Do some research.

You need to determine the best keywords for each specific position for which you apply. The best way to narrow down these keywords is research.

One good research method is to insert job postings into a keyword aggregator like Wordle.net. This site creates a tag cloud, highlighting the most frequently-used keywords in the posting. Then you can implement these words into your resume (honestly, of course!).

Another research option is social media. On LinkedIn, for example, you can find other people who might be applying for similar jobs and see what words they use in their resumes. Alter your resume to compete with these people.

Include keywords multiple times.

Once you’ve determined the best keywords for the specific job opening, implement them into your resume multiple times. The more they appear, the higher up you will be ranked. You can’t possibly know how many times your competitors will use these words, so be strategic.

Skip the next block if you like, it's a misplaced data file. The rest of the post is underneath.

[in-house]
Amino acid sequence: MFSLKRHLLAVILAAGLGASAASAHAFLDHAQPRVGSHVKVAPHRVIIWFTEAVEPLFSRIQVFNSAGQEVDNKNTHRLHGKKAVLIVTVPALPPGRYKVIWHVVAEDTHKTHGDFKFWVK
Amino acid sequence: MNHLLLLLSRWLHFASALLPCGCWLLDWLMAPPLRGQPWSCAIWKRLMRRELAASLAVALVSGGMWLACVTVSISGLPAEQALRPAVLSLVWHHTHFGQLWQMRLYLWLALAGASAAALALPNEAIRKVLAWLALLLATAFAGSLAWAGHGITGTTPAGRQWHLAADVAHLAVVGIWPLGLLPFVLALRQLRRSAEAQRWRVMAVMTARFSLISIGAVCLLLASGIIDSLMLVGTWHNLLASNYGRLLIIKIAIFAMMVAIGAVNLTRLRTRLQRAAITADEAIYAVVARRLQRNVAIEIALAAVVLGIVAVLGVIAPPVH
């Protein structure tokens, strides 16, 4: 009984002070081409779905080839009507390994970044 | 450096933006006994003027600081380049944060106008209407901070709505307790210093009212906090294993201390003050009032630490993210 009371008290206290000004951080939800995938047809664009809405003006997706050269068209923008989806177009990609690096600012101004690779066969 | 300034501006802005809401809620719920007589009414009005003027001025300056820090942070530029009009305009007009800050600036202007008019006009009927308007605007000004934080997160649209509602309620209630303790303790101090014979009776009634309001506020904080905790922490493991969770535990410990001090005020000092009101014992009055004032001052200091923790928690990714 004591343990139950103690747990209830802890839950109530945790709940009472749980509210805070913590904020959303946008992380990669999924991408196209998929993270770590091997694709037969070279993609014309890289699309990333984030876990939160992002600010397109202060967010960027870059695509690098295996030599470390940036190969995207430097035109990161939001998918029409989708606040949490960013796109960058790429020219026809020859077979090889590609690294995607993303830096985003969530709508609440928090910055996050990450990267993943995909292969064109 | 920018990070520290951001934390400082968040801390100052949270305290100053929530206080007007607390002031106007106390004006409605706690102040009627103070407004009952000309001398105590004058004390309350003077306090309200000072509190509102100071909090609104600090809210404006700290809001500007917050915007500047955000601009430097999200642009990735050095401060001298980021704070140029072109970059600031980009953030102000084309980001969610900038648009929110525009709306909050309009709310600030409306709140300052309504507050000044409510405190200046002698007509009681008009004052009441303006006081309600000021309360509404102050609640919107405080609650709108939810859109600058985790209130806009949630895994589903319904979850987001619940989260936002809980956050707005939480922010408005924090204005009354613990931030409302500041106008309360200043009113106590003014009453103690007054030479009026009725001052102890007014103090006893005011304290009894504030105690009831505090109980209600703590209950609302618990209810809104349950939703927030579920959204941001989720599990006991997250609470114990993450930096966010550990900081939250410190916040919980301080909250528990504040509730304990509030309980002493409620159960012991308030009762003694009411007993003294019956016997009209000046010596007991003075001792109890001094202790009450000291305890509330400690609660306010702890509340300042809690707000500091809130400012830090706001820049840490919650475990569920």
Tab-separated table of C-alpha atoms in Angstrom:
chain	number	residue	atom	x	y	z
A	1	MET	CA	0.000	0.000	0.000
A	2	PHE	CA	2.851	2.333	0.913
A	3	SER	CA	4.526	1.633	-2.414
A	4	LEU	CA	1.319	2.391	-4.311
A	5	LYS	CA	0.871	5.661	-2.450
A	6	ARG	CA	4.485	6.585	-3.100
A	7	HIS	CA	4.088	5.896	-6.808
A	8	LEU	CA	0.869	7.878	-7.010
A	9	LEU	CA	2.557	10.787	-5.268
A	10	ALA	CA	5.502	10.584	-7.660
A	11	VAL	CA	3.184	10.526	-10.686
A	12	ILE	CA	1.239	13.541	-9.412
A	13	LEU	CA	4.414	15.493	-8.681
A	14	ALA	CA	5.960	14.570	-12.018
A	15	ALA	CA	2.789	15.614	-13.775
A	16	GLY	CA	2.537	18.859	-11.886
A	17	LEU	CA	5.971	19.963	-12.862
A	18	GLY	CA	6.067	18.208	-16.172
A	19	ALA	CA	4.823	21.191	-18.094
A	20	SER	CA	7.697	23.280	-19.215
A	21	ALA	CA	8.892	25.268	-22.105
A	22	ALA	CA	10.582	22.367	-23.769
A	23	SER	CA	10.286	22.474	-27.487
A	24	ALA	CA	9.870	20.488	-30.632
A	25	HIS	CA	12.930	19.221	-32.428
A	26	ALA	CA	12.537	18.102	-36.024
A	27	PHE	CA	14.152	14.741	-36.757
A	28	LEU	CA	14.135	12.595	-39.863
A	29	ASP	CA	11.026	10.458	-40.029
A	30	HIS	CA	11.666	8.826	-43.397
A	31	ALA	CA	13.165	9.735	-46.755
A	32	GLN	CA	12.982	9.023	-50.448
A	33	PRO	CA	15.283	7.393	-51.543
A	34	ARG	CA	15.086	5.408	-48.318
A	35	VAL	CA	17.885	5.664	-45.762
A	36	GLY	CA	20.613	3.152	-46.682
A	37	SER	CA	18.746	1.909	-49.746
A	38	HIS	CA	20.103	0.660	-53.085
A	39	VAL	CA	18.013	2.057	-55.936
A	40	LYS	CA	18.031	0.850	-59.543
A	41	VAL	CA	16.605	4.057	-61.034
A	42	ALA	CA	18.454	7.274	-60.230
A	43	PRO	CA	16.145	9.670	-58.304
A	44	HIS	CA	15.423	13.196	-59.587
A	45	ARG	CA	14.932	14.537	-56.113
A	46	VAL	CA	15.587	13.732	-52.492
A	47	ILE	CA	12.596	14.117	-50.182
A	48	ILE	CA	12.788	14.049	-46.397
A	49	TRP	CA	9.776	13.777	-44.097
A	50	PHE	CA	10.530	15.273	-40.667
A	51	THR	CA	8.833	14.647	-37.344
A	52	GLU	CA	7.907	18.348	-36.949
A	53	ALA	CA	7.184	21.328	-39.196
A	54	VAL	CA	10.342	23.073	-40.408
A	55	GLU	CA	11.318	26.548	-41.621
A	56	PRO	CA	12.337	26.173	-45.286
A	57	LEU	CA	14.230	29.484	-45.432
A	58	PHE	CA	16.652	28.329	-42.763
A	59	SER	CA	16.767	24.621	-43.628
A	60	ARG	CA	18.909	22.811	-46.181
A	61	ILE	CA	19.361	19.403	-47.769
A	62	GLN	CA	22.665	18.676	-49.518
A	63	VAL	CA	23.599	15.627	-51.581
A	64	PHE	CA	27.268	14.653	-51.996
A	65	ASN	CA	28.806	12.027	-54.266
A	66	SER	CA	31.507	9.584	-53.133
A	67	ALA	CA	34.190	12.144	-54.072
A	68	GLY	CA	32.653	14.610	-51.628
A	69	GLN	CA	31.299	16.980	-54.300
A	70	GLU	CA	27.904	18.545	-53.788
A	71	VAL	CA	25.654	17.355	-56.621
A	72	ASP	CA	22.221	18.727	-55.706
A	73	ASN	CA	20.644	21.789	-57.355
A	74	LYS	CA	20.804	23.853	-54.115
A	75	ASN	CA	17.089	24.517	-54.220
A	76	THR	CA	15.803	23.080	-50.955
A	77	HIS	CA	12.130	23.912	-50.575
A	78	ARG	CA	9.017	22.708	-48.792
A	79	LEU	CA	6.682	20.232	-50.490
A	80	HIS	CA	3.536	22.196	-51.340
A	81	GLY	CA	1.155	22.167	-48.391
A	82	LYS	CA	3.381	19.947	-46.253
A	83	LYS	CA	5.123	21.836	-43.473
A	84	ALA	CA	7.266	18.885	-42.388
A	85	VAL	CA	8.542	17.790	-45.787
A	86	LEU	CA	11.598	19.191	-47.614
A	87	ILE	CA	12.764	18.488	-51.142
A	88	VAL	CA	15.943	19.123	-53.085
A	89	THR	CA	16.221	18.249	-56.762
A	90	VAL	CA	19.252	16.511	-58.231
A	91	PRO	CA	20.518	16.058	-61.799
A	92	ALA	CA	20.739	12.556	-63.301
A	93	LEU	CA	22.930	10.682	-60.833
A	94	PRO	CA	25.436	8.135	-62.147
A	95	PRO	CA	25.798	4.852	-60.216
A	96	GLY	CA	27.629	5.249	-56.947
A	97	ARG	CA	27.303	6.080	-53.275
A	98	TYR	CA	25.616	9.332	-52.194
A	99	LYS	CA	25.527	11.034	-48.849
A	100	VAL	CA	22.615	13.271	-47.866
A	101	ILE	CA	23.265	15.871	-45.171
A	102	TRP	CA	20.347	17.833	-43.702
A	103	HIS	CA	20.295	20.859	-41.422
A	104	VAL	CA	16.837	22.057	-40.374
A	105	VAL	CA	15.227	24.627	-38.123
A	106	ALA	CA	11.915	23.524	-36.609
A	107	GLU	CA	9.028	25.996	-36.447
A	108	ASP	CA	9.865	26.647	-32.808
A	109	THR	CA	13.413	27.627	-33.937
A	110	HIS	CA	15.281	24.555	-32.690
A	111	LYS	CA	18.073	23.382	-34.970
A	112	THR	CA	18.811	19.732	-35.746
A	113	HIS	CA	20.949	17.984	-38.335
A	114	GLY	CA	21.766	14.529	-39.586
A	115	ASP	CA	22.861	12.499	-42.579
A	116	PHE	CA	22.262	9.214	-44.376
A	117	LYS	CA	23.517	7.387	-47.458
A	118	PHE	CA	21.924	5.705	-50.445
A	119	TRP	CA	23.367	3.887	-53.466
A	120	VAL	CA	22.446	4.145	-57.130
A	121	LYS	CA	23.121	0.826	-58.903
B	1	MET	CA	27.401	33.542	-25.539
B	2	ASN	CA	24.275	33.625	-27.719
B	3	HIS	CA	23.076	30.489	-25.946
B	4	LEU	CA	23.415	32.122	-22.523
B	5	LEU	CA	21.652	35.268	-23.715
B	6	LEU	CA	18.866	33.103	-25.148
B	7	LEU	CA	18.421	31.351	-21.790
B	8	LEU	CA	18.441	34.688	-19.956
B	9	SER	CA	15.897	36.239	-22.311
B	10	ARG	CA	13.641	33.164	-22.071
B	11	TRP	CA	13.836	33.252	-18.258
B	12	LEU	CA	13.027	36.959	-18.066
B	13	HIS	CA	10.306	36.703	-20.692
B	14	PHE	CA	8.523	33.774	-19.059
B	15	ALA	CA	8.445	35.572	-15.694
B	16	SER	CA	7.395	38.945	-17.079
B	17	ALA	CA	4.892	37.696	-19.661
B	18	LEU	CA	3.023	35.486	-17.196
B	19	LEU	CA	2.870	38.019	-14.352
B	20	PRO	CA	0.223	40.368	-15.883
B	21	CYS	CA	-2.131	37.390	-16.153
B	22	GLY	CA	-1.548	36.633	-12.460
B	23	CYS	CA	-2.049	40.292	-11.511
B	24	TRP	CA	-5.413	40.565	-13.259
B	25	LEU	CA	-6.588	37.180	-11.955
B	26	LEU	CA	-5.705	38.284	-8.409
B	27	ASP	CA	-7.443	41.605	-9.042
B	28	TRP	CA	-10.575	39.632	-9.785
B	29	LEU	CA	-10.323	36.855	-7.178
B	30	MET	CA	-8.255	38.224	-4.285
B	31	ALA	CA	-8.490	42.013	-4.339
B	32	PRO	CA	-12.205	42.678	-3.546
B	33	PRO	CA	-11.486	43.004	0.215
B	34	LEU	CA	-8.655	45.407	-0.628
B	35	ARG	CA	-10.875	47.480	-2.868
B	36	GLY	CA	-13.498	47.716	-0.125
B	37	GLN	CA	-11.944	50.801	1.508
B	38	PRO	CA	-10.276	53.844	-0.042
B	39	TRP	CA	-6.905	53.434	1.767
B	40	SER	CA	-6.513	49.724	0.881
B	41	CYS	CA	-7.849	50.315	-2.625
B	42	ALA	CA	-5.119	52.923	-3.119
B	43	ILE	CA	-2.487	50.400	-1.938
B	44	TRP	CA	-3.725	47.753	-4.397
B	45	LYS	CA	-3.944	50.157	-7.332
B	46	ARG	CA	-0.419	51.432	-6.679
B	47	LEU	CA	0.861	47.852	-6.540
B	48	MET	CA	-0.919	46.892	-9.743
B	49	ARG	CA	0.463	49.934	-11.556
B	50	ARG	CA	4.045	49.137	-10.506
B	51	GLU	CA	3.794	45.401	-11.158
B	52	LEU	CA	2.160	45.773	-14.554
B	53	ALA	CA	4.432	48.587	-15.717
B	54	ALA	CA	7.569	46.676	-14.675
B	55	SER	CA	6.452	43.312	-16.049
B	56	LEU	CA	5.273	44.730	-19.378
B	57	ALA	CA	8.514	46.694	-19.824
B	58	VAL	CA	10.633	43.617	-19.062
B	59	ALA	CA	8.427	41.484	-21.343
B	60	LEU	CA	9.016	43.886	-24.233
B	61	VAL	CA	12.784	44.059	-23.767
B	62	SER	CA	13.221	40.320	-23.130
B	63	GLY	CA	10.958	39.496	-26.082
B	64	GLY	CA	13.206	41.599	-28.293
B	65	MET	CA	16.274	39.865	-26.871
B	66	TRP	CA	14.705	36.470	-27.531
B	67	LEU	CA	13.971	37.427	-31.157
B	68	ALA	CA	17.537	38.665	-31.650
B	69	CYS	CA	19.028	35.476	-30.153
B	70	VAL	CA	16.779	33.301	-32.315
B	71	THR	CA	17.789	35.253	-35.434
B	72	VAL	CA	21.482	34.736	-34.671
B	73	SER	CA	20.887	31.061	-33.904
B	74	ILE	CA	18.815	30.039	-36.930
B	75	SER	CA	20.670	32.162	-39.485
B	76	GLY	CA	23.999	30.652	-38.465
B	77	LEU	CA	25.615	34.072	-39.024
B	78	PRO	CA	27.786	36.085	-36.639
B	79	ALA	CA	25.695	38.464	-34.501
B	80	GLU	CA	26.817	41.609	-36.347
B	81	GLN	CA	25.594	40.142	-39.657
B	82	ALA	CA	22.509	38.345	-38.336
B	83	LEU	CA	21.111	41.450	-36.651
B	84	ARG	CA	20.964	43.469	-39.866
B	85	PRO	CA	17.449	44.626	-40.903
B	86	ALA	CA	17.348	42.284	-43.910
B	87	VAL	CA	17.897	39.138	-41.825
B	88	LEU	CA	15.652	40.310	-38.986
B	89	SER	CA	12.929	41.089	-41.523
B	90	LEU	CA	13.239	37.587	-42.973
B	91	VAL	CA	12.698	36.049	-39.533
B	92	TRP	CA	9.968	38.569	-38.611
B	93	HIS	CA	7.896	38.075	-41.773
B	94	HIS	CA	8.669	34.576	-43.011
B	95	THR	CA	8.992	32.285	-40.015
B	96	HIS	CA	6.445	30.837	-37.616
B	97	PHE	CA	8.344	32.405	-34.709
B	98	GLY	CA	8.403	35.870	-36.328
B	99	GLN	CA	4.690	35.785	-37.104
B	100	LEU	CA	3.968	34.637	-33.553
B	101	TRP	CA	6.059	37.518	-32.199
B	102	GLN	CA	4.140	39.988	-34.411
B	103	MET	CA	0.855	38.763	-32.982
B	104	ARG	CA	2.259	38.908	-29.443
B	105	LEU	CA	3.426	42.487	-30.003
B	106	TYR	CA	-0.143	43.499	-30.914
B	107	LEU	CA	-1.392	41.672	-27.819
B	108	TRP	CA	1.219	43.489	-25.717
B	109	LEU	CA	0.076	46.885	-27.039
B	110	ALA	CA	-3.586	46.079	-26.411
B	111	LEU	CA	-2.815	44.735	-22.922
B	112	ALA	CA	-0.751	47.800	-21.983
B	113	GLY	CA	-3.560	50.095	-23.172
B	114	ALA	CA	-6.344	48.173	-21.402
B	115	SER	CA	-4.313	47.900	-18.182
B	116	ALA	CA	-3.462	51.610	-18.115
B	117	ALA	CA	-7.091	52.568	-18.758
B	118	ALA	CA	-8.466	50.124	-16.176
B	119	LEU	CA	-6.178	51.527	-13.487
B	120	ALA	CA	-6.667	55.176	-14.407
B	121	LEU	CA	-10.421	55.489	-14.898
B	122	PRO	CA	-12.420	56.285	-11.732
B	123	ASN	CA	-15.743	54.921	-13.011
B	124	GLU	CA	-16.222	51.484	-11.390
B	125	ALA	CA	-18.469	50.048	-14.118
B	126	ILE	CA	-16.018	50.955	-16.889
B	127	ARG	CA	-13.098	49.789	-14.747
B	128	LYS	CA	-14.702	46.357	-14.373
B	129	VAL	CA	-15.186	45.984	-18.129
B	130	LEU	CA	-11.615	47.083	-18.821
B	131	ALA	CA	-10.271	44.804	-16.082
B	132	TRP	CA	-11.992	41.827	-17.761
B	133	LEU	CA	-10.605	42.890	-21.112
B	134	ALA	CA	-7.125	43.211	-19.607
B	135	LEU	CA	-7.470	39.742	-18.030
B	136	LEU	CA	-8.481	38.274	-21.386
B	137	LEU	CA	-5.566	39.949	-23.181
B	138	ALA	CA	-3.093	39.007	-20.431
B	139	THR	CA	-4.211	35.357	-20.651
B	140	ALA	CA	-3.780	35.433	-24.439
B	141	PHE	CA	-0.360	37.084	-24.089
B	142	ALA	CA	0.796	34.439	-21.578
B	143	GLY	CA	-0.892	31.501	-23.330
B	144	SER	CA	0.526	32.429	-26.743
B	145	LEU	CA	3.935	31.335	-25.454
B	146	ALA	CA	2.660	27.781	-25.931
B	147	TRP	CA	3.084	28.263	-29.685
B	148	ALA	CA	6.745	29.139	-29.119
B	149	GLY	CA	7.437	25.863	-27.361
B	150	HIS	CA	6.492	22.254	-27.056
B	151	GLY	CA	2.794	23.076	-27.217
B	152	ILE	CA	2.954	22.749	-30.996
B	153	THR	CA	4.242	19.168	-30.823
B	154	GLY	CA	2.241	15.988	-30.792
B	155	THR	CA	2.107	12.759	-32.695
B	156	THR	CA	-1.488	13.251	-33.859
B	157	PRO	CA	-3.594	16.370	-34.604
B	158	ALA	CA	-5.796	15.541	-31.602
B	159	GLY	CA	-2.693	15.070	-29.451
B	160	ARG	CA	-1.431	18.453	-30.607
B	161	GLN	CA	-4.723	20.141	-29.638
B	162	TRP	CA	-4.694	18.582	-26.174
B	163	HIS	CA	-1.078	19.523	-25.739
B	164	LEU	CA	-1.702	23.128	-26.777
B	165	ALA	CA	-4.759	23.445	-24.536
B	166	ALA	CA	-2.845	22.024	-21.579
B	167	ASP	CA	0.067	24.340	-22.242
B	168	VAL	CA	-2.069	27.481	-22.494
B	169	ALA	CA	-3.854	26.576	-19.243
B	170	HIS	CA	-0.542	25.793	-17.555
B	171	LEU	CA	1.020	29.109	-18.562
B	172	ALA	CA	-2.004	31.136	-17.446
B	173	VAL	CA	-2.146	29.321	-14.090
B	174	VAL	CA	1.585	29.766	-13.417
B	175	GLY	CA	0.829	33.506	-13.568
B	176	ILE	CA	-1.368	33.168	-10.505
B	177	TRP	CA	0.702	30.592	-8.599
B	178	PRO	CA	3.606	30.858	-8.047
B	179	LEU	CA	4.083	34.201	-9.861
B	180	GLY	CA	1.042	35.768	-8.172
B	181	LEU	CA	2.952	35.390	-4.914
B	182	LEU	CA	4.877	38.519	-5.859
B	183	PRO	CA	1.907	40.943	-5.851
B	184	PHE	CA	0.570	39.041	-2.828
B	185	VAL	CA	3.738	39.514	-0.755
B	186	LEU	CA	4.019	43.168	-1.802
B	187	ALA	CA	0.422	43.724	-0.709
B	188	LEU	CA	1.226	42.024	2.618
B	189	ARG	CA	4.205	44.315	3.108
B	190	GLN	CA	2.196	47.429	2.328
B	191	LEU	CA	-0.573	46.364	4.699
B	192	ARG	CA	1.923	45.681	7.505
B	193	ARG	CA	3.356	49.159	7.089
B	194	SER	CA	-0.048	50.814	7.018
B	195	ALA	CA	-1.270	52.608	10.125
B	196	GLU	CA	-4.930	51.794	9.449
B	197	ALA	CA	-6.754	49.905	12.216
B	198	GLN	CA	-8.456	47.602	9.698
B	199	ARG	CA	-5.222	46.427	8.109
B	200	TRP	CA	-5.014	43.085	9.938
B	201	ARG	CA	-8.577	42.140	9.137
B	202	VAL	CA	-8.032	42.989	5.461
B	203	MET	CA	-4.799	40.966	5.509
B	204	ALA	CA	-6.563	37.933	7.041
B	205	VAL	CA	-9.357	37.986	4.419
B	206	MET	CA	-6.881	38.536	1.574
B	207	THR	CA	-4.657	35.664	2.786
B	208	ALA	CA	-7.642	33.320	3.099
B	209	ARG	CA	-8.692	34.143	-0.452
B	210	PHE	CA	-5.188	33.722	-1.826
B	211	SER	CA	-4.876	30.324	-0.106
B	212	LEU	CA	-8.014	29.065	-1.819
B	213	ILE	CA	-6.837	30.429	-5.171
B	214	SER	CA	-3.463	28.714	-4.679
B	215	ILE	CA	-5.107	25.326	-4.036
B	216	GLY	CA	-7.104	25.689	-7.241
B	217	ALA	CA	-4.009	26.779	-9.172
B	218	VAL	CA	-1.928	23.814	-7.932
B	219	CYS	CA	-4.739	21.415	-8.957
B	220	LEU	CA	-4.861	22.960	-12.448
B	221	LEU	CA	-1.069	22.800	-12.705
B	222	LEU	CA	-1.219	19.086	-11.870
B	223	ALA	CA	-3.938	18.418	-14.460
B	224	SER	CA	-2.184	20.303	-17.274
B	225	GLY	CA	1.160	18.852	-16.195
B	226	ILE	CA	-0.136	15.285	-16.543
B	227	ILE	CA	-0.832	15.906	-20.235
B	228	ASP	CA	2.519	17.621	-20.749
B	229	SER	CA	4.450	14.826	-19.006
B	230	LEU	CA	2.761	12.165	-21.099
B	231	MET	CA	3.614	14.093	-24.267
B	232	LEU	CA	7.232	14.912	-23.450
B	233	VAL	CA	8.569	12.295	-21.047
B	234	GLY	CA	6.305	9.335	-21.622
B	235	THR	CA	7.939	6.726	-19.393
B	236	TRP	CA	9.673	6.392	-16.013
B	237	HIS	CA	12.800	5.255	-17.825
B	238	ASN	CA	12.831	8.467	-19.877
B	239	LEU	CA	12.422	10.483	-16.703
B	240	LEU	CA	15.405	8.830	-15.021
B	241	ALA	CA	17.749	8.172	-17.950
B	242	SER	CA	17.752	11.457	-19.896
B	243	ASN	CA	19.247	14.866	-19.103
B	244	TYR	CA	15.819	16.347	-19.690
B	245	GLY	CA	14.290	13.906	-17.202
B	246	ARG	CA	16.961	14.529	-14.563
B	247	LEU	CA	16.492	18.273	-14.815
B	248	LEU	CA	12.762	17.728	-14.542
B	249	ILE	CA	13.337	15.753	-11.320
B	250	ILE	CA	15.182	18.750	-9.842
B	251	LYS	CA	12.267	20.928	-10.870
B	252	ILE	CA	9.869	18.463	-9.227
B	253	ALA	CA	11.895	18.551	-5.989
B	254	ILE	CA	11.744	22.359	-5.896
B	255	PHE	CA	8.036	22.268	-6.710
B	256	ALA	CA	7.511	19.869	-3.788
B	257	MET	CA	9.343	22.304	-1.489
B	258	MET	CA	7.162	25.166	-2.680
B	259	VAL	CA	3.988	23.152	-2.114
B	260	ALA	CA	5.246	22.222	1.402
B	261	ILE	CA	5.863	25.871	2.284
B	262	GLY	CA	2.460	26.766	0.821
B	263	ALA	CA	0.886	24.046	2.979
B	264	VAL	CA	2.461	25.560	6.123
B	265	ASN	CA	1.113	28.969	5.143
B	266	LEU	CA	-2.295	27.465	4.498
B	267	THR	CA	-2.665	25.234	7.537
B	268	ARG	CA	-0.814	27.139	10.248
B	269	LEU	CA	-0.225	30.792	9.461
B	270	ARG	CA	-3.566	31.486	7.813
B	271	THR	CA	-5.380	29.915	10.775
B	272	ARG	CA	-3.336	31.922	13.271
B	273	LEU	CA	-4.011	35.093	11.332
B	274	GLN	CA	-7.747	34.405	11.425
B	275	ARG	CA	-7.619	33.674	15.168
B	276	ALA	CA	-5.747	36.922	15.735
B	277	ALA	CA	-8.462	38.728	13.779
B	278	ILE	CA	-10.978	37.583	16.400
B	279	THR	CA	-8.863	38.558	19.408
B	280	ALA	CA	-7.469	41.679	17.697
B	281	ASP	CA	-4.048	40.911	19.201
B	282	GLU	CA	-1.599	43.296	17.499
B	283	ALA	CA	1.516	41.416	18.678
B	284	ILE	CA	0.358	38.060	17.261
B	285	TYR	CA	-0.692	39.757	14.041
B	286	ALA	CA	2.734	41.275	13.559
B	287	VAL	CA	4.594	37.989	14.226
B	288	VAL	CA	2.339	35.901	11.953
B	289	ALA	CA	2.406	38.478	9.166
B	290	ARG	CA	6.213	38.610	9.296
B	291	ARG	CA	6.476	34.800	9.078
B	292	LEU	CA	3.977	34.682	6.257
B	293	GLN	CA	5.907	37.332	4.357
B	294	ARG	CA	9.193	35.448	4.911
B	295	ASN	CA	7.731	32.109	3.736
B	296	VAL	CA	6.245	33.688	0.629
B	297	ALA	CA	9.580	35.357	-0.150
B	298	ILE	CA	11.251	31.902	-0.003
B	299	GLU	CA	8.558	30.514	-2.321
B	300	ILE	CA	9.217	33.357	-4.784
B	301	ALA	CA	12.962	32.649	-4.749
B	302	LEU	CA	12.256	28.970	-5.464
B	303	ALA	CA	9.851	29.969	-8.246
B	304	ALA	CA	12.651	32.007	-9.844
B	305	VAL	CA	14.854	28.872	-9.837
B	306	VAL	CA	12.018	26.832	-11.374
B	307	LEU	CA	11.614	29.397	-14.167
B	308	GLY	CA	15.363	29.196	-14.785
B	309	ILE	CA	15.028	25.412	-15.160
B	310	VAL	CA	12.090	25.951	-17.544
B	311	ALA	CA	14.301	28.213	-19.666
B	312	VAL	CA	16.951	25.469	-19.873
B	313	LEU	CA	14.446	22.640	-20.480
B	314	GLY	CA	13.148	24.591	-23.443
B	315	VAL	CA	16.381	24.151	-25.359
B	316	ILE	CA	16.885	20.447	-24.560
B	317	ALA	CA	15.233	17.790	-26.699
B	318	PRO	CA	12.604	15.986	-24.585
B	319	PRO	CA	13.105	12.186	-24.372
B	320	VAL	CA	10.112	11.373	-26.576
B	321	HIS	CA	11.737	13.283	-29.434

Don’t go overboard, though. You should not repeat full sentences or include keywords out of context. Remember, a human will still be reading your resume at some point, too. Include keywords where they make sense.

Use both abbreviations and full titles.

Keep in mind, a computer is not going to be able to associate an abbreviation with a full job title. It’s important to list both versions in your resume history so either can be caught as a keyword. For example, if you were the Chief Financial Officer, you should spell it out and include CFO in parentheses. Now, no matter which keyword the employer searches for, you will be found in the results.